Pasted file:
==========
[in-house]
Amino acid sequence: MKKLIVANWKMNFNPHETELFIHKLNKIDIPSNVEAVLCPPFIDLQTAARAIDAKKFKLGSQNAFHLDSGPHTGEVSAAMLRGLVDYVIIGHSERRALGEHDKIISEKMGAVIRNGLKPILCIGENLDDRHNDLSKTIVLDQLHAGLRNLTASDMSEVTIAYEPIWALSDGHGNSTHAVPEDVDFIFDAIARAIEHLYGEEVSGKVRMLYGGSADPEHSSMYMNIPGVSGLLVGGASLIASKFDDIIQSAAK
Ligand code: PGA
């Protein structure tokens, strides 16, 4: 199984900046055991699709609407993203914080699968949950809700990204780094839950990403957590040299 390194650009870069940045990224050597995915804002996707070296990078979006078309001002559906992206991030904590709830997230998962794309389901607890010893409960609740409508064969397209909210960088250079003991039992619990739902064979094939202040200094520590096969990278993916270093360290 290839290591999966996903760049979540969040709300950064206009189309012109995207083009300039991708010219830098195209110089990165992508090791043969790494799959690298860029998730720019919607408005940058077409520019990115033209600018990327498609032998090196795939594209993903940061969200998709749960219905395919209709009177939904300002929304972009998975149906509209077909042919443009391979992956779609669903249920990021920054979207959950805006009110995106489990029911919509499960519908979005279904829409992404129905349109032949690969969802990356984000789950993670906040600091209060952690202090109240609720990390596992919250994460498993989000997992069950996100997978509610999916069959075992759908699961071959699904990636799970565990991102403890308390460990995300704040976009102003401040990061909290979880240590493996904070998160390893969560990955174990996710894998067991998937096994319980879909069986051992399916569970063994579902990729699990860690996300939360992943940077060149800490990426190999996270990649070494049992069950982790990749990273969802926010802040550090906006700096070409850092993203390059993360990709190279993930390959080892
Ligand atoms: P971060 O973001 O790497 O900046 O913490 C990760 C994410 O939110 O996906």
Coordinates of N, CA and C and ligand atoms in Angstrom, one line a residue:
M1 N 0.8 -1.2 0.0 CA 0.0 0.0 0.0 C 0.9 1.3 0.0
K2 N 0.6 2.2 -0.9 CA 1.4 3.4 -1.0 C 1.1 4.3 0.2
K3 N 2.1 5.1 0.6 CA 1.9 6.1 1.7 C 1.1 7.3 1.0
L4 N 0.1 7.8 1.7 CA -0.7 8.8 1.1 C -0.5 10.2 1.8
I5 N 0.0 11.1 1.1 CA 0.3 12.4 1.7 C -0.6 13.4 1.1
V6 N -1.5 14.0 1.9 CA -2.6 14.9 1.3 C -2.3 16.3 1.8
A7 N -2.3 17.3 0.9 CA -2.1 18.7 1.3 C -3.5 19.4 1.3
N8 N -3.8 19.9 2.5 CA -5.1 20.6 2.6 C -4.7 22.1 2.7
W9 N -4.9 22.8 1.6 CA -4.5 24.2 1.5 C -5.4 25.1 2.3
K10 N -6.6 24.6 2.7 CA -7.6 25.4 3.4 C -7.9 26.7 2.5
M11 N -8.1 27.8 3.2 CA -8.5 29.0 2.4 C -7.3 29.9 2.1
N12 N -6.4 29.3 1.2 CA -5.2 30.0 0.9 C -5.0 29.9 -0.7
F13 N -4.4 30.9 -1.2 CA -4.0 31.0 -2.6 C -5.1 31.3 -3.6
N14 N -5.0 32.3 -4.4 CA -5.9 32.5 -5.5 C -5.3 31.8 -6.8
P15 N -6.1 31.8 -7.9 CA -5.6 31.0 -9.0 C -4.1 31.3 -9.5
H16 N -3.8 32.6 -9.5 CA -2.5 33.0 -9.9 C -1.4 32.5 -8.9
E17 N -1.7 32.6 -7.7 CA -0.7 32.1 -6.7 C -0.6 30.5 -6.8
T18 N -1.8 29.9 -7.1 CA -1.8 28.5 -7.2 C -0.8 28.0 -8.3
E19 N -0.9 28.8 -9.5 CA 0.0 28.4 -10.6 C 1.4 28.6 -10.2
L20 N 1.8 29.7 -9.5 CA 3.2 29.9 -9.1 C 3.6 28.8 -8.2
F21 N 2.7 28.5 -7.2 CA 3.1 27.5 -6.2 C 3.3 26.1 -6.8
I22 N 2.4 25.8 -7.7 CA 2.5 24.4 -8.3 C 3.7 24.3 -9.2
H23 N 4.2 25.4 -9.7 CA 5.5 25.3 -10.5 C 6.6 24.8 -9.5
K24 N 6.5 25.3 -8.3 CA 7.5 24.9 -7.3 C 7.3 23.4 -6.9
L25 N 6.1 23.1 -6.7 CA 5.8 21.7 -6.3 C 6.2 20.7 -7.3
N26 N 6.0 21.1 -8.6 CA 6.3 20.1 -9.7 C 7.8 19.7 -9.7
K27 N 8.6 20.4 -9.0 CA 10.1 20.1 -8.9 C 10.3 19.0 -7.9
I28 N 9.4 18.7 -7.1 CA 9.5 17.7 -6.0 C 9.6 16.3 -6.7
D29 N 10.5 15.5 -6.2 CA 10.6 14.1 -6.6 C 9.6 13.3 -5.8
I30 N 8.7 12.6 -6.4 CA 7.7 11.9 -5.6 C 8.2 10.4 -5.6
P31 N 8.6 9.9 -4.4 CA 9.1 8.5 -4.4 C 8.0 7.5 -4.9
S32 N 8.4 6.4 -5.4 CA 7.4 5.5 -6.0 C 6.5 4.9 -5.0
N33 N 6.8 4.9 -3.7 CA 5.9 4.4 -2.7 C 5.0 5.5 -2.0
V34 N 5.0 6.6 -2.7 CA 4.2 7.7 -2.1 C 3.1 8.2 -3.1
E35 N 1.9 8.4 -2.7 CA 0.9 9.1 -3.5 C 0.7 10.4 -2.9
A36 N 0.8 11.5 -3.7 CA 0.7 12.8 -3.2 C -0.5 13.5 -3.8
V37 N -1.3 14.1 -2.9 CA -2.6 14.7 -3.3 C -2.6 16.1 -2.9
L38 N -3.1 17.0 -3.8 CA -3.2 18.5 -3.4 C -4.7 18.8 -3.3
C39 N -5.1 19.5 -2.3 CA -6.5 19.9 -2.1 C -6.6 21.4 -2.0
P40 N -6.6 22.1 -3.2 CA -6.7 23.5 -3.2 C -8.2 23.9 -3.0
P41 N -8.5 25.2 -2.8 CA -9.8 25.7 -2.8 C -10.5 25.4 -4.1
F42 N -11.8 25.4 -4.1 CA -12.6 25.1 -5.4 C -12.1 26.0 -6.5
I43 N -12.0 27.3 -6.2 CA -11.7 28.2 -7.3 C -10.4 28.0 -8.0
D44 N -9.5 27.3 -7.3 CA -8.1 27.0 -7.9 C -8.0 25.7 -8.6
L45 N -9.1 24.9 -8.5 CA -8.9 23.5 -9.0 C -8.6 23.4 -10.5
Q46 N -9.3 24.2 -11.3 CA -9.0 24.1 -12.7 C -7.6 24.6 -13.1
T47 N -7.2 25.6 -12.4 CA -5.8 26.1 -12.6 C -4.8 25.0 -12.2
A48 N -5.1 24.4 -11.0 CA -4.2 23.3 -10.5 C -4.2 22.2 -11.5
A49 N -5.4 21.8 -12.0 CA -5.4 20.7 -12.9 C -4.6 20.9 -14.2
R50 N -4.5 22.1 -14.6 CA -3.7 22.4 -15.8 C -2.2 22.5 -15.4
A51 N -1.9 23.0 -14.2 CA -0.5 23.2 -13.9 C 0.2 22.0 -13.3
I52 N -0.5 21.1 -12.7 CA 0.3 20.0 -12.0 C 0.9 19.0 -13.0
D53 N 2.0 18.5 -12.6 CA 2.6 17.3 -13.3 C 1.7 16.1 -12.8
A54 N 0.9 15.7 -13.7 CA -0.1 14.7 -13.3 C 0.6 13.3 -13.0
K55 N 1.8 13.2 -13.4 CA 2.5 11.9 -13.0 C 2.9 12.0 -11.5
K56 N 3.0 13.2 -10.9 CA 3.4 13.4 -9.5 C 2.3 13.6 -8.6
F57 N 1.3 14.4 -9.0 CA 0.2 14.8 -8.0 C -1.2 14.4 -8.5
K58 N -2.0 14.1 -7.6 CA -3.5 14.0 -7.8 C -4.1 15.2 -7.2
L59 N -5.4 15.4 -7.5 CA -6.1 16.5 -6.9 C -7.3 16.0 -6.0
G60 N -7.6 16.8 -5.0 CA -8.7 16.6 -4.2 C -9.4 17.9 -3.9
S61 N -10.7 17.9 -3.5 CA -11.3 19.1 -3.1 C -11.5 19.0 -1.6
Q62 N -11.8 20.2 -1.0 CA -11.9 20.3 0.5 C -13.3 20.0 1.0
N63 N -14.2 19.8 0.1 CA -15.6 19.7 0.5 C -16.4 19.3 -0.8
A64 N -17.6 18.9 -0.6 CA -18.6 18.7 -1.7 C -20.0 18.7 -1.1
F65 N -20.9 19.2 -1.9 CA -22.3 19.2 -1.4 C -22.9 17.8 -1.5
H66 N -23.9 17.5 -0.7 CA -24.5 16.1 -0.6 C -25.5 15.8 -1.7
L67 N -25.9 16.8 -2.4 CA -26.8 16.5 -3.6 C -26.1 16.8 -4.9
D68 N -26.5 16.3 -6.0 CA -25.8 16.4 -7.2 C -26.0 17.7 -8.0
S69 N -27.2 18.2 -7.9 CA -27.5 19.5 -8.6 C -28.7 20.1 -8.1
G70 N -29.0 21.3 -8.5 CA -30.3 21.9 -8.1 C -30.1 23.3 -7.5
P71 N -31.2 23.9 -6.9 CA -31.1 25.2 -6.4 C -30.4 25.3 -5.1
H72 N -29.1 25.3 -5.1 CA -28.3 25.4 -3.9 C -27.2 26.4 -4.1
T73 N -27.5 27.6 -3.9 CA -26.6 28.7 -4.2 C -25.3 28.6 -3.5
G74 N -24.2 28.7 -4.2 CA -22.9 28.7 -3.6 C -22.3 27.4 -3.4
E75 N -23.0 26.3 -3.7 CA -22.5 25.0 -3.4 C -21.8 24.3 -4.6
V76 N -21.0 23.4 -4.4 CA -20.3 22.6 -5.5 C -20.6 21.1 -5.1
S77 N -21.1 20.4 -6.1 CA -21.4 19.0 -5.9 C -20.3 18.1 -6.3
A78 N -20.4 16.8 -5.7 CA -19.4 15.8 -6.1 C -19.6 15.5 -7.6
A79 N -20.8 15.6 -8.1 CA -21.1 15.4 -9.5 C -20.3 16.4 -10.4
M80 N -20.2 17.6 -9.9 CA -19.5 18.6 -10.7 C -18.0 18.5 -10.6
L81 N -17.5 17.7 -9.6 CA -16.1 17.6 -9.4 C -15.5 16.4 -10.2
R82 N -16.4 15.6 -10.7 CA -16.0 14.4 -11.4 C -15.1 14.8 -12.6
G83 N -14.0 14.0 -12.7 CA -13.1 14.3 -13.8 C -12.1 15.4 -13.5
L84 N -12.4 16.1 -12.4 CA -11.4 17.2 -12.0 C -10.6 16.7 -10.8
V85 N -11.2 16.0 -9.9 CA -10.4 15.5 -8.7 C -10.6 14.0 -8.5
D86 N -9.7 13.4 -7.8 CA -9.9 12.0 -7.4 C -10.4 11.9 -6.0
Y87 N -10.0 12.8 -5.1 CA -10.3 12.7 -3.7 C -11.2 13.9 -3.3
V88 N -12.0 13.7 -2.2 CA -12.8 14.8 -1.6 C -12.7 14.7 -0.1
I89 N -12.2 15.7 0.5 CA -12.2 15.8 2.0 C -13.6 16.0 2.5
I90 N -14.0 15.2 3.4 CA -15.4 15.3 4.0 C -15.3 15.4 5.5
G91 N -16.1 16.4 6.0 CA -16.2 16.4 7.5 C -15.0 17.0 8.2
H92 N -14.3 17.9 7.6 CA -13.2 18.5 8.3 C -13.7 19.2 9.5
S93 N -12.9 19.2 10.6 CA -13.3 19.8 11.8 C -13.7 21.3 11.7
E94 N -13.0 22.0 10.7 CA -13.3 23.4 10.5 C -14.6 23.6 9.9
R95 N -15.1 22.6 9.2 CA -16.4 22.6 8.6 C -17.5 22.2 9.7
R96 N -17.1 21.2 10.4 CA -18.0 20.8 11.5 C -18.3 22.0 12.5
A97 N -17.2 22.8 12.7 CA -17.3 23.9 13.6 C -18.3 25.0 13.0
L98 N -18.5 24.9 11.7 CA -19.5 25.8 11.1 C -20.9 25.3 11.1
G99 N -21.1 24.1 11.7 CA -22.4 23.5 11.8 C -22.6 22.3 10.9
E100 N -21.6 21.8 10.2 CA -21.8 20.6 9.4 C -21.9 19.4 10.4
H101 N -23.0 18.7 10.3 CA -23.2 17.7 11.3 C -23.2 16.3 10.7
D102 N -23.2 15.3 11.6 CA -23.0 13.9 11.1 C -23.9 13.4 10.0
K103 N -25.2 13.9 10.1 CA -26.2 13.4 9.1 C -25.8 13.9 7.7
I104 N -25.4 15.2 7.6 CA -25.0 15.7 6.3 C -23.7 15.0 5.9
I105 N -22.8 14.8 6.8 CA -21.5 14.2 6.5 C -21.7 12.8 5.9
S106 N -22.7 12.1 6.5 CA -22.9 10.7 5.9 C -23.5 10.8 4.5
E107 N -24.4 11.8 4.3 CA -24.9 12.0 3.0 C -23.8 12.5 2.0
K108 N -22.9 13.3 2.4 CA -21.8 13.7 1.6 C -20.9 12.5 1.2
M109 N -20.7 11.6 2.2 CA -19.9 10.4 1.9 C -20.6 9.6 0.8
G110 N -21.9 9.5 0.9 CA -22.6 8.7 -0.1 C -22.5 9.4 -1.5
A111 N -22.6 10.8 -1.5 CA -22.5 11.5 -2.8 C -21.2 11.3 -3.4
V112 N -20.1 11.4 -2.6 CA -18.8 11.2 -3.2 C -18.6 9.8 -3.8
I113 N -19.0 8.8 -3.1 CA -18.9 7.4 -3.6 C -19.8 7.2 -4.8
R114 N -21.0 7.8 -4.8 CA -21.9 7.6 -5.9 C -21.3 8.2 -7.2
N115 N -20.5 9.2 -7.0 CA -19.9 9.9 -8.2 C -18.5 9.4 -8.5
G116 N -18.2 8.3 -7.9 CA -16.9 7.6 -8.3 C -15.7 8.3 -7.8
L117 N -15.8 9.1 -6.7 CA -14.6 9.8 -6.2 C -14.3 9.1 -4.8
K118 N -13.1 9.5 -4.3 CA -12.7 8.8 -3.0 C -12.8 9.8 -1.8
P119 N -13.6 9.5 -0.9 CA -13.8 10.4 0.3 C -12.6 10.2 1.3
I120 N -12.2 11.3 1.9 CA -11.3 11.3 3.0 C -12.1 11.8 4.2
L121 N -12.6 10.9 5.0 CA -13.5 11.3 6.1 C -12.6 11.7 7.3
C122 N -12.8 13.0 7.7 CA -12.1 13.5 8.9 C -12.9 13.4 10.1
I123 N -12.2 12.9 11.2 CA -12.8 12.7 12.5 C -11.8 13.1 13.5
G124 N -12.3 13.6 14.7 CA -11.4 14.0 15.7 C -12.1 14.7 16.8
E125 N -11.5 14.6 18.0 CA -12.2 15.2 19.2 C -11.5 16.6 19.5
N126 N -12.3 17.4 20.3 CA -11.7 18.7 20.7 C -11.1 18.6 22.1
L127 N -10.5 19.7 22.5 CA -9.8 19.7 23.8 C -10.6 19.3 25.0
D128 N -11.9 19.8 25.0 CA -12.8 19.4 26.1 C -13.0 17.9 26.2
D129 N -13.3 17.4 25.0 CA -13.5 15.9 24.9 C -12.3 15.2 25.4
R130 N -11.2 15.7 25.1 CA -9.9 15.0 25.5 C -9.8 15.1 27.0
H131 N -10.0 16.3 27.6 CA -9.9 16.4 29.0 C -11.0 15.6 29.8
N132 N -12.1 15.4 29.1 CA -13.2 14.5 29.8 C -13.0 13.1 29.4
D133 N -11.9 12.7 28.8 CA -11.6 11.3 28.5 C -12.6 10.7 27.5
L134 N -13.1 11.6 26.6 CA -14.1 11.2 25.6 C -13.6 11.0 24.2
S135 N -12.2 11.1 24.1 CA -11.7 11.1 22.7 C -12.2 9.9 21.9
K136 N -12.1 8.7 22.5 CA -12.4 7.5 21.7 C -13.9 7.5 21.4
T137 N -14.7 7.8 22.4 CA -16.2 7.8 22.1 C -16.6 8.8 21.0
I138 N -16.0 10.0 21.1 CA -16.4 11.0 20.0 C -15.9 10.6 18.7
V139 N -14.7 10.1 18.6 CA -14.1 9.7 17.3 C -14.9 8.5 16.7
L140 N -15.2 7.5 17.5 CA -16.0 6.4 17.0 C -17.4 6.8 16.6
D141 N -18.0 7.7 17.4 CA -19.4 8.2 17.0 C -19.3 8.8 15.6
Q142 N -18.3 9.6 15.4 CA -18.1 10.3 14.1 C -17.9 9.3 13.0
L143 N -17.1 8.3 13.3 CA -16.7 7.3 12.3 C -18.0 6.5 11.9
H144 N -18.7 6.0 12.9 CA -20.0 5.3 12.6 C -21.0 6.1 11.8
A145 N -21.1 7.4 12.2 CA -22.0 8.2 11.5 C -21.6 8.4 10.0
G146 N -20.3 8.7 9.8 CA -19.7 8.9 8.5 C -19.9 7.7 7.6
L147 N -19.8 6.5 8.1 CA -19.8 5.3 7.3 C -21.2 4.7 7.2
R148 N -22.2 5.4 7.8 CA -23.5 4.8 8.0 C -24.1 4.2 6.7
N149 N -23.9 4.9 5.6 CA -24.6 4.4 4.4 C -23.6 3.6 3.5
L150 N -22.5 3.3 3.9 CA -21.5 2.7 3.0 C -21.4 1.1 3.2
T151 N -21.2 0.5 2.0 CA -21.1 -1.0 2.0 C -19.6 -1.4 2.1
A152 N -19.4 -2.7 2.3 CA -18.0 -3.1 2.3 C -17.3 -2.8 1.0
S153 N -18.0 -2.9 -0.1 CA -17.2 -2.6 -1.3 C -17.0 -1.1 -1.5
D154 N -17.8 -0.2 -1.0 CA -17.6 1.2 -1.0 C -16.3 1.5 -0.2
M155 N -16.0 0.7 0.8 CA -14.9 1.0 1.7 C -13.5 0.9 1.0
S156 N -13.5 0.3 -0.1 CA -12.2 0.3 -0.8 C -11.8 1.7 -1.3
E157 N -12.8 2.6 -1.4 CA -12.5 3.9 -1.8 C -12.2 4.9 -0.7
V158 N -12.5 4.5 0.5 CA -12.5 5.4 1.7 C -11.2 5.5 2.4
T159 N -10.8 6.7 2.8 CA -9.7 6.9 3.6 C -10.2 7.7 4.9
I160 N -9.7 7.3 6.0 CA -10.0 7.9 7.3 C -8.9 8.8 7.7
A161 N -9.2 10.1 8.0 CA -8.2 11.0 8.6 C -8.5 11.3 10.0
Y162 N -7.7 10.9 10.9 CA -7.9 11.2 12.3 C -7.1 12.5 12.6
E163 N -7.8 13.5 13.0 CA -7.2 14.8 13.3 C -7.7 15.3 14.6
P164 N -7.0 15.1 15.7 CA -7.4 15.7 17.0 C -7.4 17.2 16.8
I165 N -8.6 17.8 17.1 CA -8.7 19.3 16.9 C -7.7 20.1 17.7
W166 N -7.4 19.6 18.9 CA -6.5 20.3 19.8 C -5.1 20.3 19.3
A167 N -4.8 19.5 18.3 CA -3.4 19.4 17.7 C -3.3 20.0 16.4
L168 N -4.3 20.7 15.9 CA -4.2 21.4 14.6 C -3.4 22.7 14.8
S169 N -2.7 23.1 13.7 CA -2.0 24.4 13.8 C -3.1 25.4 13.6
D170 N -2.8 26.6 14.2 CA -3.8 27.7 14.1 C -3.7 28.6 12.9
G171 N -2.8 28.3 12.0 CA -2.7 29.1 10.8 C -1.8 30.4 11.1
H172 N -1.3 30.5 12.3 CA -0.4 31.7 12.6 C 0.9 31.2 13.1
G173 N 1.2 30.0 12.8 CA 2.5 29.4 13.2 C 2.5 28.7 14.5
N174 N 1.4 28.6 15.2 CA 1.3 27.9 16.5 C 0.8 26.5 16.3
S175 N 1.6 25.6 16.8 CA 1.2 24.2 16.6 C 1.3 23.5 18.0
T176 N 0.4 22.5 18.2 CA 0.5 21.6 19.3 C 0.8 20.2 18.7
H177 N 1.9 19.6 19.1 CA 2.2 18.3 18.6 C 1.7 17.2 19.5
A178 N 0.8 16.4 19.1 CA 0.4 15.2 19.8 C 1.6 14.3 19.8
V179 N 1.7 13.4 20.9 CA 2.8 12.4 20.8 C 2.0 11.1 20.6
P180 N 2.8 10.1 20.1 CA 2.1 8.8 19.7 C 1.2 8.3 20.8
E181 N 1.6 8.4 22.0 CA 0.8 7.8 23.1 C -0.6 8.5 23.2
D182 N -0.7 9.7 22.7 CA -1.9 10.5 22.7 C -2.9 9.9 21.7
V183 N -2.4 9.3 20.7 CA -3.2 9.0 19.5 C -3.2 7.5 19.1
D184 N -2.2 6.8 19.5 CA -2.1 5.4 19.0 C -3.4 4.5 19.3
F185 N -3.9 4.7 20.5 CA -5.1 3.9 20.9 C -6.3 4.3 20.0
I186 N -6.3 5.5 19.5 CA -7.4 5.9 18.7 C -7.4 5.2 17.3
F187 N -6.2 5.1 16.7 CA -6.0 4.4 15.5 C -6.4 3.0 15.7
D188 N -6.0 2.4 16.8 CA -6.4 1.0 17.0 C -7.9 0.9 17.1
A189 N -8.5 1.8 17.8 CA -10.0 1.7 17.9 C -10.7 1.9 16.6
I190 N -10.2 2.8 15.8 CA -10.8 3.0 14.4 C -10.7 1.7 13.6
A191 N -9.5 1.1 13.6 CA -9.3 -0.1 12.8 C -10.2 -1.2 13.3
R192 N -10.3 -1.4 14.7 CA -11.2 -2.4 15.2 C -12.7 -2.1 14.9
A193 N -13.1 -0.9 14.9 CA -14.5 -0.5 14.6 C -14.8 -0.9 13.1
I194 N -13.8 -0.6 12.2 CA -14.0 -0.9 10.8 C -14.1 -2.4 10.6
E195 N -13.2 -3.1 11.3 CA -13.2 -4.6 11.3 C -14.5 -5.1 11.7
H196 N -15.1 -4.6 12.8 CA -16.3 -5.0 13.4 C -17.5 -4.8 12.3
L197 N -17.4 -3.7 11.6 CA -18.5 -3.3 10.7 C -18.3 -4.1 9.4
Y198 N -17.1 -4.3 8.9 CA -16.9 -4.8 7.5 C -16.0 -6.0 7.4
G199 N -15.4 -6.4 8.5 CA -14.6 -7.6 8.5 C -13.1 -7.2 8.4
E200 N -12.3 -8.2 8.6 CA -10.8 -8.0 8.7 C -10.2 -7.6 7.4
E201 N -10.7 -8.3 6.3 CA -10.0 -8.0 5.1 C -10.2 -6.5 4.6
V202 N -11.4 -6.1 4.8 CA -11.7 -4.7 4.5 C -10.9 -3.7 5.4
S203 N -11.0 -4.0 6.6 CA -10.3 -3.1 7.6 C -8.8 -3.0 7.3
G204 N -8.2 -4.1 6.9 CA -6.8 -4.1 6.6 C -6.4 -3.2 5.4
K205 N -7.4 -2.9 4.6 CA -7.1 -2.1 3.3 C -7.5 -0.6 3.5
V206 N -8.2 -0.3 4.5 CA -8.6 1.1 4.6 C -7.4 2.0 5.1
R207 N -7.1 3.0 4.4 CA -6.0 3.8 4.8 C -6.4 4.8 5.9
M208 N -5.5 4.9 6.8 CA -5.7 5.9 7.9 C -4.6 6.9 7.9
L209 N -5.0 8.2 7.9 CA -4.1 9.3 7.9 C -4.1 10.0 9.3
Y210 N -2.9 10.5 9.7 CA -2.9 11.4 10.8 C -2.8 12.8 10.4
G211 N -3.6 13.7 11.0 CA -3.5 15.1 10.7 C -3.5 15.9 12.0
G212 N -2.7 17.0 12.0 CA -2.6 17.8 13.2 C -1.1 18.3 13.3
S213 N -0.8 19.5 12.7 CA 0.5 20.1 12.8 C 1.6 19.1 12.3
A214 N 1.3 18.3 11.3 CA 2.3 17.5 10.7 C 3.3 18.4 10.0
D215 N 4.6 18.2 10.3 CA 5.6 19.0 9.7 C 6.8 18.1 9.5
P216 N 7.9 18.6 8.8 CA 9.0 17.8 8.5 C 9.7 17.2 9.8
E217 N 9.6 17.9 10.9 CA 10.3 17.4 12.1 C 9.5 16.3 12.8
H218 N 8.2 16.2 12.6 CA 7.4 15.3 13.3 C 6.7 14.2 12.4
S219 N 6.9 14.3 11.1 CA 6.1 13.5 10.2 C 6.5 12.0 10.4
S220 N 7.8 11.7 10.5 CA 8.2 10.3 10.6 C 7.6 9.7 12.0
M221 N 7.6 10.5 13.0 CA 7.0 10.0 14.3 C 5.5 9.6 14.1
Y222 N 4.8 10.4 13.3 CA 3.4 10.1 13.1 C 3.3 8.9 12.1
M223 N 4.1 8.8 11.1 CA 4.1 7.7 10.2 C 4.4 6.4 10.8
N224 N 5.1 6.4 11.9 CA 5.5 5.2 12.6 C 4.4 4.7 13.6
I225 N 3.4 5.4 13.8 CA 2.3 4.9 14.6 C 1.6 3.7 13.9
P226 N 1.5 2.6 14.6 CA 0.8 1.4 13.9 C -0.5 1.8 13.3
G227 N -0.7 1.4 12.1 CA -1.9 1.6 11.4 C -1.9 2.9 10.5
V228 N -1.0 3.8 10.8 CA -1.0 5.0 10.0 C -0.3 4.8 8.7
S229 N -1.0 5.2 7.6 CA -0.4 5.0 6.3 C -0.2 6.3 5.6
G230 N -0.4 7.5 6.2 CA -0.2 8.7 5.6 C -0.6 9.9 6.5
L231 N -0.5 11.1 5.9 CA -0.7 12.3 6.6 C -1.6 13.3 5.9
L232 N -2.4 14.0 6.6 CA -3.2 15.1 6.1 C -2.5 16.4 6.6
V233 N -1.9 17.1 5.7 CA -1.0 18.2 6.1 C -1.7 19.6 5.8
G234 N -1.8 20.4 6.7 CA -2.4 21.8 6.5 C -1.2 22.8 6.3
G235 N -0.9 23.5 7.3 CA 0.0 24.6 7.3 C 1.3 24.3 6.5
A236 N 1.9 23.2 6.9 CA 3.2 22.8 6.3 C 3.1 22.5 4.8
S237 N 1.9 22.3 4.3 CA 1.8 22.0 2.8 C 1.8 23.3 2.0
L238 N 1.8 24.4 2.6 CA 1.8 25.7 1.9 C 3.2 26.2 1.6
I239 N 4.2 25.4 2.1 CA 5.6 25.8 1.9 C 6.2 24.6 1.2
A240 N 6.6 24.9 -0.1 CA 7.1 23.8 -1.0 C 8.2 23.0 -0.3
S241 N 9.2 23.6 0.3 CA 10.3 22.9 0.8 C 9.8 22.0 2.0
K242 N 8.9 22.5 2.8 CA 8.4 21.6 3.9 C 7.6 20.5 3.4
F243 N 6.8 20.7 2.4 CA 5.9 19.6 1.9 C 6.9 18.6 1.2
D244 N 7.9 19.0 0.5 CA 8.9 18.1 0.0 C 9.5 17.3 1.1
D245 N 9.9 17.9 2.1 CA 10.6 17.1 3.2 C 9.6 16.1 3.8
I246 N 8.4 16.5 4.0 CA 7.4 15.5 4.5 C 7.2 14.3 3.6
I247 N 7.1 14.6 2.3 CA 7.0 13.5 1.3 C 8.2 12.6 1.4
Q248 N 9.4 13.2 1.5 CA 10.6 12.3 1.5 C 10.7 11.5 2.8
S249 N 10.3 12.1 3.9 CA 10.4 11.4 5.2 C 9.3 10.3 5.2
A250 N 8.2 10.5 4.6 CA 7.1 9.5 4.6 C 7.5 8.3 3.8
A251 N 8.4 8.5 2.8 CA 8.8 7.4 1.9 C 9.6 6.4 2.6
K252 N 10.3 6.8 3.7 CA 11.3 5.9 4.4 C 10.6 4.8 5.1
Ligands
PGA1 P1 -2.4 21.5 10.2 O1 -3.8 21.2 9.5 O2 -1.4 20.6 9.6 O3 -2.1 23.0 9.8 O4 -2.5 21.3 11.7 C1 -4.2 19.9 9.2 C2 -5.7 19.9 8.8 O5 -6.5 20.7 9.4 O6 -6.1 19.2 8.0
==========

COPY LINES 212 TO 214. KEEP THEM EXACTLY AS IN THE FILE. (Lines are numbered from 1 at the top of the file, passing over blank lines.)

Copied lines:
V206 N -8.2 -0.3 4.5 CA -8.6 1.1 4.6 C -7.4 2.0 5.1
R207 N -7.1 3.0 4.4 CA -6.0 3.8 4.8 C -6.4 4.8 5.9
M208 N -5.5 4.9 6.8 CA -5.7 5.9 7.9 C -4.6 6.9 7.9